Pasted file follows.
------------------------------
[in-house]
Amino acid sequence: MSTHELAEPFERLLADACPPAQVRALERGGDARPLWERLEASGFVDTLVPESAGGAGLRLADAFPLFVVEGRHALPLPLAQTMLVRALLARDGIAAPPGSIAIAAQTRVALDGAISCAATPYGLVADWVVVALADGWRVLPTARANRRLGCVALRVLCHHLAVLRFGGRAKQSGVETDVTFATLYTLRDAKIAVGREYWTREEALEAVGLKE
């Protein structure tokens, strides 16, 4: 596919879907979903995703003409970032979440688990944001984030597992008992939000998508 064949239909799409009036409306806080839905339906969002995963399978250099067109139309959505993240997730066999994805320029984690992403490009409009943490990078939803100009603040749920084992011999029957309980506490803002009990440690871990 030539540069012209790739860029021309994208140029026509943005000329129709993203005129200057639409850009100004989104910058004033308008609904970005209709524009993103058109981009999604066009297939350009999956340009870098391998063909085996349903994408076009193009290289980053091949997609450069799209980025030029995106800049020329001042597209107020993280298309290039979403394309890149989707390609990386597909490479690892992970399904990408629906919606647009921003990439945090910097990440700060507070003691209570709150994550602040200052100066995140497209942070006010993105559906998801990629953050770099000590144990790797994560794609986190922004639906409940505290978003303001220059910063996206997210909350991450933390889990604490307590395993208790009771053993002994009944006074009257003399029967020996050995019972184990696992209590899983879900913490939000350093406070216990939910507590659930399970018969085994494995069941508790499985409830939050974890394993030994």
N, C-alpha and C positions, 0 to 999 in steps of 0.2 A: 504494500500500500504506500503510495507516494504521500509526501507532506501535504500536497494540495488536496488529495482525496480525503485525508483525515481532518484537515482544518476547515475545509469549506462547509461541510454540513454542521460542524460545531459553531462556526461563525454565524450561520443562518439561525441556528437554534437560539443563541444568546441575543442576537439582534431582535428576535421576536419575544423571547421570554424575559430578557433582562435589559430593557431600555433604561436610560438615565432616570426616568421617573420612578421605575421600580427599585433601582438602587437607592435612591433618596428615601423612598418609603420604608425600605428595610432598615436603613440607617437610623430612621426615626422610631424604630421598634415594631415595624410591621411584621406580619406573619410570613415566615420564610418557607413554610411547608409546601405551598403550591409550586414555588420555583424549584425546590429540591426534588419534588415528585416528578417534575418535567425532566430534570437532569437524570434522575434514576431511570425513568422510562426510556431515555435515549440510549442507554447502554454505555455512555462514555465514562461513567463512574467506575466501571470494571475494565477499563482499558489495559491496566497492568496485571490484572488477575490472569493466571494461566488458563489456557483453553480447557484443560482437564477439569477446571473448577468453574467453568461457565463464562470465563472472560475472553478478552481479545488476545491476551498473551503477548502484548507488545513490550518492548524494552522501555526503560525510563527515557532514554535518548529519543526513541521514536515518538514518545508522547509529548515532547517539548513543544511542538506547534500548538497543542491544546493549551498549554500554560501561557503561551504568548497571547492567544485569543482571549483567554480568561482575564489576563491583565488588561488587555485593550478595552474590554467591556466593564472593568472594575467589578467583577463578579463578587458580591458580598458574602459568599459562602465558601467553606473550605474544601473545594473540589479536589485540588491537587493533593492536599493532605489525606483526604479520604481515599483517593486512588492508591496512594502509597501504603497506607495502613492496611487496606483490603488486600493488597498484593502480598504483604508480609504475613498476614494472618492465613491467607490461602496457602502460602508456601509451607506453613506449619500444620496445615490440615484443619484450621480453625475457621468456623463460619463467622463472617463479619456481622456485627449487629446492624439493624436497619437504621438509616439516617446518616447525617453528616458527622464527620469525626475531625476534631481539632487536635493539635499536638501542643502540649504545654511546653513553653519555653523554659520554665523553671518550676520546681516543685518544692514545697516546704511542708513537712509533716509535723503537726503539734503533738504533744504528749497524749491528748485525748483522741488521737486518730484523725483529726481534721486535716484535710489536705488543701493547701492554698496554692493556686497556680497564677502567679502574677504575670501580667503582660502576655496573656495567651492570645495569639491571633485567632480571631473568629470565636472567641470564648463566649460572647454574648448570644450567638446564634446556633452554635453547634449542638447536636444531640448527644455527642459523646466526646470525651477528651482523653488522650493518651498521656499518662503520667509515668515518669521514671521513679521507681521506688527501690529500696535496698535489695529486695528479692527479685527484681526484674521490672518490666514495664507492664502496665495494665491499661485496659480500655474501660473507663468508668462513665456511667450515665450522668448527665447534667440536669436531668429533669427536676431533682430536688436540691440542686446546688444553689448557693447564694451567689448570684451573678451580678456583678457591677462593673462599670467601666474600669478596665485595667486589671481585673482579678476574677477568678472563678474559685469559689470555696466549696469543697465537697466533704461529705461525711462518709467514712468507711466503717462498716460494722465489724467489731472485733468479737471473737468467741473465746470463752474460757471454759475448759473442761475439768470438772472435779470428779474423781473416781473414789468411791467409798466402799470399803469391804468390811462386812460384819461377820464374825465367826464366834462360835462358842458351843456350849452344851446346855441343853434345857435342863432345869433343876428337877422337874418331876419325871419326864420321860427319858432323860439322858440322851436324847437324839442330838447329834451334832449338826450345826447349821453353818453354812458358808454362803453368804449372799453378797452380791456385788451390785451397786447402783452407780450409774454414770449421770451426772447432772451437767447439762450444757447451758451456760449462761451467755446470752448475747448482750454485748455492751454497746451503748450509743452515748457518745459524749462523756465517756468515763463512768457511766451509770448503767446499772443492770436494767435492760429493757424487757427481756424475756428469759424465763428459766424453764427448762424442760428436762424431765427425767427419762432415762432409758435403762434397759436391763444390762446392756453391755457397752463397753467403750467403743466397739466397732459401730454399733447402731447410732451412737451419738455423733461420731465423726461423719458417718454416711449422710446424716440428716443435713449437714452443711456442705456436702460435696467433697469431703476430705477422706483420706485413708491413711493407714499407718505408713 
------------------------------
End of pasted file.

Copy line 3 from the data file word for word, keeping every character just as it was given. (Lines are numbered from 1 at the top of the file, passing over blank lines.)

């Protein structure tokens, strides 16, 4: 596919879907979903995703003409970032979440688990944001984030597992008992939000998508 064949239909799409009036409306806080839905339906969002995963399978250099067109139309959505993240997730066999994805320029984690992403490009409009943490990078939803100009603040749920084992011999029957309980506490803002009990440690871990 030539540069012209790739860029021309994208140029026509943005000329129709993203005129200057639409850009100004989104910058004033308008609904970005209709524009993103058109981009999604066009297939350009999956340009870098391998063909085996349903994408076009193009290289980053091949997609450069799209980025030029995106800049020329001042597209107020993280298309290039979403394309890149989707390609990386597909490479690892992970399904990408629906919606647009921003990439945090910097990440700060507070003691209570709150994550602040200052100066995140497209942070006010993105559906998801990629953050770099000590144990790797994560794609986190922004639906409940505290978003303001220059910063996206997210909350991450933390889990604490307590395993208790009771053993002994009944006074009257003399029967020996050995019972184990696992209590899983879900913490939000350093406070216990939910507590659930399970018969085994494995069941508790499985409830939050974890394993030994």